Students will use their writing skills and knowledge base of the writing process and the different writing discourses. This activity will lead to enhancing their organizational, sequencing, and elaboration skills.
Students will write a narrative story. The story may be fictional or nonfictional. Students should be encouraged to use a graphic organizer as they brainstorm for possible ideas.
The italicized words should be explained and discussed to ensure that everyone understands the definitions. Students should be allowed to decide if they wish to work in cooperative groups or individually as they brainstorm and create their stories.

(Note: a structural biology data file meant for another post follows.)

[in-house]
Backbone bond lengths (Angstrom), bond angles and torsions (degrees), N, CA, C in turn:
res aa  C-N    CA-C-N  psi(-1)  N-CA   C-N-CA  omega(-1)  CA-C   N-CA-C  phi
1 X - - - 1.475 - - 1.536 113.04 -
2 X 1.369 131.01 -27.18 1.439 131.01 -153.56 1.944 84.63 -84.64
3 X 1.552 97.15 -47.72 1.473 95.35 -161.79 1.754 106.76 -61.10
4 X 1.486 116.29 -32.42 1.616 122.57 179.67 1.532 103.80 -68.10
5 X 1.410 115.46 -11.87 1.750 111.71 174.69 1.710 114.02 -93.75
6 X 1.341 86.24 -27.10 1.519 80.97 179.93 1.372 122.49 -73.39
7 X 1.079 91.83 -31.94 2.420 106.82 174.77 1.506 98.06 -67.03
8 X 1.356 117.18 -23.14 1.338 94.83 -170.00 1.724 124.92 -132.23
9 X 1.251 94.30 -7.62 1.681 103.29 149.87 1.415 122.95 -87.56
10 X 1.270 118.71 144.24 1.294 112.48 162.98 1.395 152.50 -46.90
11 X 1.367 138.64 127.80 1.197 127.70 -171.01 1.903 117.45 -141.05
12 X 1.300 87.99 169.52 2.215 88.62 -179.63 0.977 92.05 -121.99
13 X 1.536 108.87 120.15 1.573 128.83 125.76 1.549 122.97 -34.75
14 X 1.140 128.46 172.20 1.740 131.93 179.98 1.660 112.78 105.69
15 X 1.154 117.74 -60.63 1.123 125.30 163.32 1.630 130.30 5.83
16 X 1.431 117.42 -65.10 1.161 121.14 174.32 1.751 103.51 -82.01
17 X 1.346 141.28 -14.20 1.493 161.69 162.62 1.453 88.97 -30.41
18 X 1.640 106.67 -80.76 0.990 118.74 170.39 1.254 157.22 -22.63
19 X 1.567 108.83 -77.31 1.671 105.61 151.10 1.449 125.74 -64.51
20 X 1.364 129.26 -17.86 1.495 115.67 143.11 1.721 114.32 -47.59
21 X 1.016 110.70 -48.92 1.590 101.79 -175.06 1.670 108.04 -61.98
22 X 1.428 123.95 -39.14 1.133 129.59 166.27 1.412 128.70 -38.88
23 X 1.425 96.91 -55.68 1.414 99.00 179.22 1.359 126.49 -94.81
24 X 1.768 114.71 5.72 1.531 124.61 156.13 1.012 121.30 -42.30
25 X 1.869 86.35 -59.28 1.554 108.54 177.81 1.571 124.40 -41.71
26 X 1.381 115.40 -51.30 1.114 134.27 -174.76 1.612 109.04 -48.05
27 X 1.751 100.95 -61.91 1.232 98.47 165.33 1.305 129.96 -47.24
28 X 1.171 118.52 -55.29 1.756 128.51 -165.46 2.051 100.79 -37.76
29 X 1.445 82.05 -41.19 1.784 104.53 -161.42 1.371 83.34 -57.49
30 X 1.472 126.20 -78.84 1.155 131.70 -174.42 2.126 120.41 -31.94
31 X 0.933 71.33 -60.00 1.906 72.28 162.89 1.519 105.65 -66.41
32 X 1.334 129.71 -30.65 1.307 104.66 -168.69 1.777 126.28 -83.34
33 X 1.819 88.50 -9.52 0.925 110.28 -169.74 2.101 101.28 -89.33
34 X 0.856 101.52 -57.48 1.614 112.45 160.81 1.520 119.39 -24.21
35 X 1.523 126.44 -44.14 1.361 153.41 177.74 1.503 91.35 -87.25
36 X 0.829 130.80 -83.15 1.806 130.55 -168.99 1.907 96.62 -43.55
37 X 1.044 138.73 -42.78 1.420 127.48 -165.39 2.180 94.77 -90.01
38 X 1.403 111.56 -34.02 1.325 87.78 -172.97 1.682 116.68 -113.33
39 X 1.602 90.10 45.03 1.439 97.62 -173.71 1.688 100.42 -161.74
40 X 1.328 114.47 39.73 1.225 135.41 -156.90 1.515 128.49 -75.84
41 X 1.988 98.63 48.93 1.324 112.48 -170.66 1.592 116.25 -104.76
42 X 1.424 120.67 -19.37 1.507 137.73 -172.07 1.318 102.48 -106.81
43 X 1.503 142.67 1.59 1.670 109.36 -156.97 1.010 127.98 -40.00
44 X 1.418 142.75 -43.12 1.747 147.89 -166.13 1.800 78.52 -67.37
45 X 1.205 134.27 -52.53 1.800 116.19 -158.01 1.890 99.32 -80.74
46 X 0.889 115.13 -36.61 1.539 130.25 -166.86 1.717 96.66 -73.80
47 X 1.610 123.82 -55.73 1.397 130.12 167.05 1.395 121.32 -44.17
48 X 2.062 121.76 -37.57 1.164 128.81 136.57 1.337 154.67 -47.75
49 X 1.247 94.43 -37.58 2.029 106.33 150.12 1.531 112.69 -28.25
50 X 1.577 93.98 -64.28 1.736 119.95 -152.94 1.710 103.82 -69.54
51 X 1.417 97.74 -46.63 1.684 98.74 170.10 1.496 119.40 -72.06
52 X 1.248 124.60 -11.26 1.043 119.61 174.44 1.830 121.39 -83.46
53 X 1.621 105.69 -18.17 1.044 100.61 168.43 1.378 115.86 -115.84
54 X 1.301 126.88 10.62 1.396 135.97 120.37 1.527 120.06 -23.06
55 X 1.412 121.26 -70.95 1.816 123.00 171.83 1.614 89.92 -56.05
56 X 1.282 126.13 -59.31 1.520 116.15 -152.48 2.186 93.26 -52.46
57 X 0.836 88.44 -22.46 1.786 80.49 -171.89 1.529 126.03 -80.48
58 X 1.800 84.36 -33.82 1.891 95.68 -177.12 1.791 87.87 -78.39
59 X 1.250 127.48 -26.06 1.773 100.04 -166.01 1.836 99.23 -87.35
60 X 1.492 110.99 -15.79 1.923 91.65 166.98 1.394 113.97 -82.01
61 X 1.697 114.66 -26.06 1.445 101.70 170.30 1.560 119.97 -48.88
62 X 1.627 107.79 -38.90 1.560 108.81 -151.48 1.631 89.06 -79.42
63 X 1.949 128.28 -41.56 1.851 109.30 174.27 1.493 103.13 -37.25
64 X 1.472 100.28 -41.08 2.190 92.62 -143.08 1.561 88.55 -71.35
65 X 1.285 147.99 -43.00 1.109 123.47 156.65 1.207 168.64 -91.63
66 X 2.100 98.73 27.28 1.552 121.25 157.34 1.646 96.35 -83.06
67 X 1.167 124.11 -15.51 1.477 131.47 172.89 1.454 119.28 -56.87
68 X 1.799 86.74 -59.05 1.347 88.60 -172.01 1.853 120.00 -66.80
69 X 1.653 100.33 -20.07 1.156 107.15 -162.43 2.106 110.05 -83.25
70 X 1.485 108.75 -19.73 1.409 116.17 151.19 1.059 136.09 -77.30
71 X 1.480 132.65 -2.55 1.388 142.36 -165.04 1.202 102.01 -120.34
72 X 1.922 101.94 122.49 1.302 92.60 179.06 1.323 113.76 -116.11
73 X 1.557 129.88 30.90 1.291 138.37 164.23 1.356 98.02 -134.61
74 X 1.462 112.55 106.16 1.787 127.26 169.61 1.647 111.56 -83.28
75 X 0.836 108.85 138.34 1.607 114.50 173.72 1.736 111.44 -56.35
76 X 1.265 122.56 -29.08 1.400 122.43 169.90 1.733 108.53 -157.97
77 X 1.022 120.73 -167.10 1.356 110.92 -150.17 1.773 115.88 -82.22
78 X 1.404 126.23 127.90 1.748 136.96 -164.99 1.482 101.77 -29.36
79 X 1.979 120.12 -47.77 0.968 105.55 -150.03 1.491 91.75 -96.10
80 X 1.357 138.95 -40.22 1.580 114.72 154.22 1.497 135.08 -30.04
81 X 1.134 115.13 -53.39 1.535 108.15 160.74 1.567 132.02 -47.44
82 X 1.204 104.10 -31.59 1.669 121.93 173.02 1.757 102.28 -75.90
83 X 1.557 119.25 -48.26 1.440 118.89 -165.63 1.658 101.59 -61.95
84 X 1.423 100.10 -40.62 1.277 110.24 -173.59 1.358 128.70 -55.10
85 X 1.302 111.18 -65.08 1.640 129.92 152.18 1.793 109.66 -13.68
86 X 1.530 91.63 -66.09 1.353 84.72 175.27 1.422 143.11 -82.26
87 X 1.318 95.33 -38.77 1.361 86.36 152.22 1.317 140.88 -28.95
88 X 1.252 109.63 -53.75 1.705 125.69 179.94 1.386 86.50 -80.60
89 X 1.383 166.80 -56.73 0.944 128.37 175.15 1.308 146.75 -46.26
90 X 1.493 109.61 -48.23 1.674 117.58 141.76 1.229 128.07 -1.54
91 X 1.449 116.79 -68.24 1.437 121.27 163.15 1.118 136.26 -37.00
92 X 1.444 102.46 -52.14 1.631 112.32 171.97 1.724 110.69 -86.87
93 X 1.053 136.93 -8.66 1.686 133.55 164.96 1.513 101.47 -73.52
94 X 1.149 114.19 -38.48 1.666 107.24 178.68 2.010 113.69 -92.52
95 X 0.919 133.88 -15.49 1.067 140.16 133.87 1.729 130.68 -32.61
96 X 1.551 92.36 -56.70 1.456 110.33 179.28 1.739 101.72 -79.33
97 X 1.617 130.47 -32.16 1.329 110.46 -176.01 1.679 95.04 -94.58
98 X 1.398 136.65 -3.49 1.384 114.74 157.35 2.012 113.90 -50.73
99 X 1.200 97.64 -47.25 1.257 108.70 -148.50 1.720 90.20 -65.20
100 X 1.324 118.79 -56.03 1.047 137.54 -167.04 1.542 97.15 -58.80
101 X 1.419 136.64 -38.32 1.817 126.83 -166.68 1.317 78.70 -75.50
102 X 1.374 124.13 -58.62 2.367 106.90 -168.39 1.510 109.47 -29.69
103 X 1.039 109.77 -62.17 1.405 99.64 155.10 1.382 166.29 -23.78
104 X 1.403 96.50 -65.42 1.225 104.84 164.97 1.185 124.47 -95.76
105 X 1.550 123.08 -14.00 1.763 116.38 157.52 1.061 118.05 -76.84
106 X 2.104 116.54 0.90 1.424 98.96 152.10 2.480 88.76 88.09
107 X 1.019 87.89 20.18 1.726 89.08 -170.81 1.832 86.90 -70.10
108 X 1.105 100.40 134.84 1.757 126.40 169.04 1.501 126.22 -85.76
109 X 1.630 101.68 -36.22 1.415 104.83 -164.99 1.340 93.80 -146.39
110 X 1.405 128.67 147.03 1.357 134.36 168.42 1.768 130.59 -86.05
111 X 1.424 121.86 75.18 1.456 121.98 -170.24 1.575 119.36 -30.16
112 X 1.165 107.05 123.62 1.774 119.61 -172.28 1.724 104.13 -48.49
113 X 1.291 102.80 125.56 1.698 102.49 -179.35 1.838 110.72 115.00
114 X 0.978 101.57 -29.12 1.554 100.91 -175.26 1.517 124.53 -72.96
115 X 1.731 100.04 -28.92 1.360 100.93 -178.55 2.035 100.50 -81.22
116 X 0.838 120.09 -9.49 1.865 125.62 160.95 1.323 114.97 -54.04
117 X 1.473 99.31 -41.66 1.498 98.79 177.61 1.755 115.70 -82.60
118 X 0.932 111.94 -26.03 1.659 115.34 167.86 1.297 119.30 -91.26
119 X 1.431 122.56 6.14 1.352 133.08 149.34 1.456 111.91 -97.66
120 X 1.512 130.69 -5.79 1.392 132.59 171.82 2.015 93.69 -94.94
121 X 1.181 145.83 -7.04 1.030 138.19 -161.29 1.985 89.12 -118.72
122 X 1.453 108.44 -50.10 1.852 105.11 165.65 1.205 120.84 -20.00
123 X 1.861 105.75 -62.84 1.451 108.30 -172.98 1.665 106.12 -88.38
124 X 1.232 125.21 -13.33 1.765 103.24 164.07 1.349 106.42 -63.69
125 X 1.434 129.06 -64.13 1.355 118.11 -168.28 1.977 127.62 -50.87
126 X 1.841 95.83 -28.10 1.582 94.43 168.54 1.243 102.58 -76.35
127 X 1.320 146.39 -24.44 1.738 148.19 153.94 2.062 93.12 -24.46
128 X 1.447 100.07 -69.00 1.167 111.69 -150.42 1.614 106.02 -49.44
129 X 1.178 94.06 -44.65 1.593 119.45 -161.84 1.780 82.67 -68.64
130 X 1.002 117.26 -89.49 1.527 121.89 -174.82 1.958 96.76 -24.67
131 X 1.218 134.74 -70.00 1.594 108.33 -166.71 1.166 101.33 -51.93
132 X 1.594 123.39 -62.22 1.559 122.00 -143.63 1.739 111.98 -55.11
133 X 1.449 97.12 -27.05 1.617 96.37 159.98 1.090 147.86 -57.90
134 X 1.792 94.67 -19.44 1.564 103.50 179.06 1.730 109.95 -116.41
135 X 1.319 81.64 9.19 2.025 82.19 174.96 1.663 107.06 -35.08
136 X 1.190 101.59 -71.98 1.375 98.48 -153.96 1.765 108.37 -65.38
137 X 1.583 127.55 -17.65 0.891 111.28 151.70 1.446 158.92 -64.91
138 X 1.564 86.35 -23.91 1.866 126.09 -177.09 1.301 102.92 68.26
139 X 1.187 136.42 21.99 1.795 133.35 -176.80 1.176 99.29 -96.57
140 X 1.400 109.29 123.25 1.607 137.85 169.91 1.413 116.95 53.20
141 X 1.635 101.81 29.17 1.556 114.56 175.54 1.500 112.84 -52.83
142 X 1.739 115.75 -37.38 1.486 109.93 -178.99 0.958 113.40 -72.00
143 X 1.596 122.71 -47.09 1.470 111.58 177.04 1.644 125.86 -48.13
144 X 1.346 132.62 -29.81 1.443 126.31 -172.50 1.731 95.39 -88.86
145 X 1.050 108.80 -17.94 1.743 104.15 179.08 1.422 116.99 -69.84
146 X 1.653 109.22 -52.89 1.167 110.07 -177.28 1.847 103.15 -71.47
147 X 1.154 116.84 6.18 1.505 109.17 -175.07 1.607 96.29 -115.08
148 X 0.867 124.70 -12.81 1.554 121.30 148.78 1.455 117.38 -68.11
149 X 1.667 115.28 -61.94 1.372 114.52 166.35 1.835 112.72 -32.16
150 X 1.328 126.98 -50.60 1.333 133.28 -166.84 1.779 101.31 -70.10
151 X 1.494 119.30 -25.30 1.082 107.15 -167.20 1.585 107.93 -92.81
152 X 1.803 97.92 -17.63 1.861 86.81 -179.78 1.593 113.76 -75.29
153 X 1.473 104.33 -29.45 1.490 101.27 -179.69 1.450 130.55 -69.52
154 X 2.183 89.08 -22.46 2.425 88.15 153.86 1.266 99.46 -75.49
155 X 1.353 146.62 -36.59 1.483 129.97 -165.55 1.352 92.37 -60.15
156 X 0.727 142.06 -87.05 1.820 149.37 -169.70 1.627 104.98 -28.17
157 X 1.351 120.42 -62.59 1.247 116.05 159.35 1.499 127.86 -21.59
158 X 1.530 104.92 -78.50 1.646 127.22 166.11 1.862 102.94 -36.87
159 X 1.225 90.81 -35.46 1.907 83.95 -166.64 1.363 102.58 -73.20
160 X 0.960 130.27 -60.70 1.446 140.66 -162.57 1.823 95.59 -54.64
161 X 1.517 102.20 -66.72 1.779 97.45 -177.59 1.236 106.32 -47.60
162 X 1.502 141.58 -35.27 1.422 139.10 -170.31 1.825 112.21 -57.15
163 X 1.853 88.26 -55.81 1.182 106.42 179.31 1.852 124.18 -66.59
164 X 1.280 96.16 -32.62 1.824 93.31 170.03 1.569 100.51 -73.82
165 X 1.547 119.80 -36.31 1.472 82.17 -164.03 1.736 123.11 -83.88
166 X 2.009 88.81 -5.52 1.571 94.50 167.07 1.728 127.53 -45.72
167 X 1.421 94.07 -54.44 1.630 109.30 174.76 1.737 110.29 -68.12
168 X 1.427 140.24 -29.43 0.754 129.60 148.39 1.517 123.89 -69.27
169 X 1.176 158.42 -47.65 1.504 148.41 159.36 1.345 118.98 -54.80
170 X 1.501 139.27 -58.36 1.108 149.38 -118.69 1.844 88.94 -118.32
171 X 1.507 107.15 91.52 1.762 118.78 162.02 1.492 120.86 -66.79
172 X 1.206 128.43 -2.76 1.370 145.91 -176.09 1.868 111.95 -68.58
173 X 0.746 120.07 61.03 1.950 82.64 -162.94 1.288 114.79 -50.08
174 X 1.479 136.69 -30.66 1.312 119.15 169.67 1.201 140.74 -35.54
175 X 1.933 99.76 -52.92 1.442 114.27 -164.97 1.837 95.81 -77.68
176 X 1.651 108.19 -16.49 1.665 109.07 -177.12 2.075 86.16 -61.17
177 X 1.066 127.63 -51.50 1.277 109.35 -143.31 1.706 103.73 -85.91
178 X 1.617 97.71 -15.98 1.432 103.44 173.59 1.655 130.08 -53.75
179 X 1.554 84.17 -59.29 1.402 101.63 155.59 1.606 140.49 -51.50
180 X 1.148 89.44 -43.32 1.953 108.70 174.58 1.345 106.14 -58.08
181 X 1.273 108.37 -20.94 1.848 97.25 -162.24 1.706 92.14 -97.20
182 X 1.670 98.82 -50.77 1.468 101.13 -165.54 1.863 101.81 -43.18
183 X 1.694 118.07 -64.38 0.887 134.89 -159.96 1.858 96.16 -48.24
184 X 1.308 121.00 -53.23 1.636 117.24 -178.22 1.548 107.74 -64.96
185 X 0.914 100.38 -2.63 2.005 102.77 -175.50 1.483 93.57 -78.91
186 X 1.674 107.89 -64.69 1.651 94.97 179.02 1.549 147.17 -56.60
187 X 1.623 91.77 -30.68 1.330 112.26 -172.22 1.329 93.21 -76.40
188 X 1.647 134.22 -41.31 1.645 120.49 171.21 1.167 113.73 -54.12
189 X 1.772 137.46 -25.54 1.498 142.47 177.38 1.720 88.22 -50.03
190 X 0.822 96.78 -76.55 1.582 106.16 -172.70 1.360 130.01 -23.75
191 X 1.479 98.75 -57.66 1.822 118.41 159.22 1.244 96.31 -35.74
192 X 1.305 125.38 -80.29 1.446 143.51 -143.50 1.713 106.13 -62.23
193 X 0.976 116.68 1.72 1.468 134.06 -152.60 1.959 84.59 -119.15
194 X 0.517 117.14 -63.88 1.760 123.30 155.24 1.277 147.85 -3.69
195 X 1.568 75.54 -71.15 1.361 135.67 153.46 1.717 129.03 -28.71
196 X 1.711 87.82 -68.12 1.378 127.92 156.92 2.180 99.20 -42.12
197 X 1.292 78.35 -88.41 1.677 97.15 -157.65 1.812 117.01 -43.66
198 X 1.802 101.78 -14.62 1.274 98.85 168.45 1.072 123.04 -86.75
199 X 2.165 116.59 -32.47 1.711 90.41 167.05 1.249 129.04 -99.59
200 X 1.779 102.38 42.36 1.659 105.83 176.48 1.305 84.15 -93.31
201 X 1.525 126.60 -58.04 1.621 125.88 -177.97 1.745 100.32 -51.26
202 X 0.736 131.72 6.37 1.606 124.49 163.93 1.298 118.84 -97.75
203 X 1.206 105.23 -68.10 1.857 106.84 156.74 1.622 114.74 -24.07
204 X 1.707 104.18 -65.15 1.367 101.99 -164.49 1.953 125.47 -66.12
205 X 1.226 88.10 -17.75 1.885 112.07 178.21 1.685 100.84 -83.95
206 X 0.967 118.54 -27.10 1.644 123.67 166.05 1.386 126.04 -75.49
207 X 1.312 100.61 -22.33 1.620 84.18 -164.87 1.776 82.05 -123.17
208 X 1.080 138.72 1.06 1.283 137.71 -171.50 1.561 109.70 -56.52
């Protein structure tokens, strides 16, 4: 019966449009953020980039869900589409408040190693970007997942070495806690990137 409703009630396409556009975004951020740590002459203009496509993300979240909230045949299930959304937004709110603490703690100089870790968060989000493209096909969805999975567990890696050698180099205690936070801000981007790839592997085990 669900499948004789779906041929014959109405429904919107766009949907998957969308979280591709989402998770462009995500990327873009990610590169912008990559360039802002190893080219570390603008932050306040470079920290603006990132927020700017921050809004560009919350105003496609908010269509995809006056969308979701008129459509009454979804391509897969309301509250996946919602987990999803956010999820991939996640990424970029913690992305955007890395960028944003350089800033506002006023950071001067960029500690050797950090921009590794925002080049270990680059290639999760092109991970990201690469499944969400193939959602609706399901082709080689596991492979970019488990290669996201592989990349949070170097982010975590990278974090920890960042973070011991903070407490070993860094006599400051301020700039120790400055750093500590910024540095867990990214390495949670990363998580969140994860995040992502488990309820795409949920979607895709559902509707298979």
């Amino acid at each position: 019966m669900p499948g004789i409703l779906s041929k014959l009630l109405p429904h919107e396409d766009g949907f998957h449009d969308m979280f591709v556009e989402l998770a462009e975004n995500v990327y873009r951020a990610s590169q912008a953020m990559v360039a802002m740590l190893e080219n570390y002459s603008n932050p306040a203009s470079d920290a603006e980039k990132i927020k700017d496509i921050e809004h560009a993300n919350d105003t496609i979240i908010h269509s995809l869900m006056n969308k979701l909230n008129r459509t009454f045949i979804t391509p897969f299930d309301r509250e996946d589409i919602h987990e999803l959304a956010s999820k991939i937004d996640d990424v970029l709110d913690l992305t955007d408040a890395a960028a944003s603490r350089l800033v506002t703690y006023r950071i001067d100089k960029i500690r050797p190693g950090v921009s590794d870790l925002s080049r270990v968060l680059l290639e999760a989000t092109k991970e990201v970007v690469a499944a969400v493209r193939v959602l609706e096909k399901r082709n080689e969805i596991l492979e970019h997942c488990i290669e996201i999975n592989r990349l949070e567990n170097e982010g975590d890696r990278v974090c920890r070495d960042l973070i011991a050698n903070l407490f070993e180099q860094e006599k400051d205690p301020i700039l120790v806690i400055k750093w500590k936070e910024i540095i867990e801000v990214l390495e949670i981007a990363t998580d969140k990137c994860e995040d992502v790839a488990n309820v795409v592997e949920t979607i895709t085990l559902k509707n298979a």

For students who feel insecure about their writing skills, creating a group story will help relieve the stress of possible failure. In addition, working as a cooperative group, students will see the writing process and story development as more proficient writers do them.
Upon completion of the stories, students will share them with the class. Group reporters or individual writers will explain the process they used in creating their stories, such as how they decided on a topic, and why that particular topic interested them.
Have the students read the quote by Sir Richard Steele: "I have often thought that a story-teller is born, as well as a poet."
Have students complete research on Sir Richard Steele to find:
Ask students to research the lives of story-tellers, and to interview them if possible to find:
Excerpted from Beyond Rhetoric and Rainbows: A Journey to the Place Where Learning Lives ©1996 University of Illinois Extension.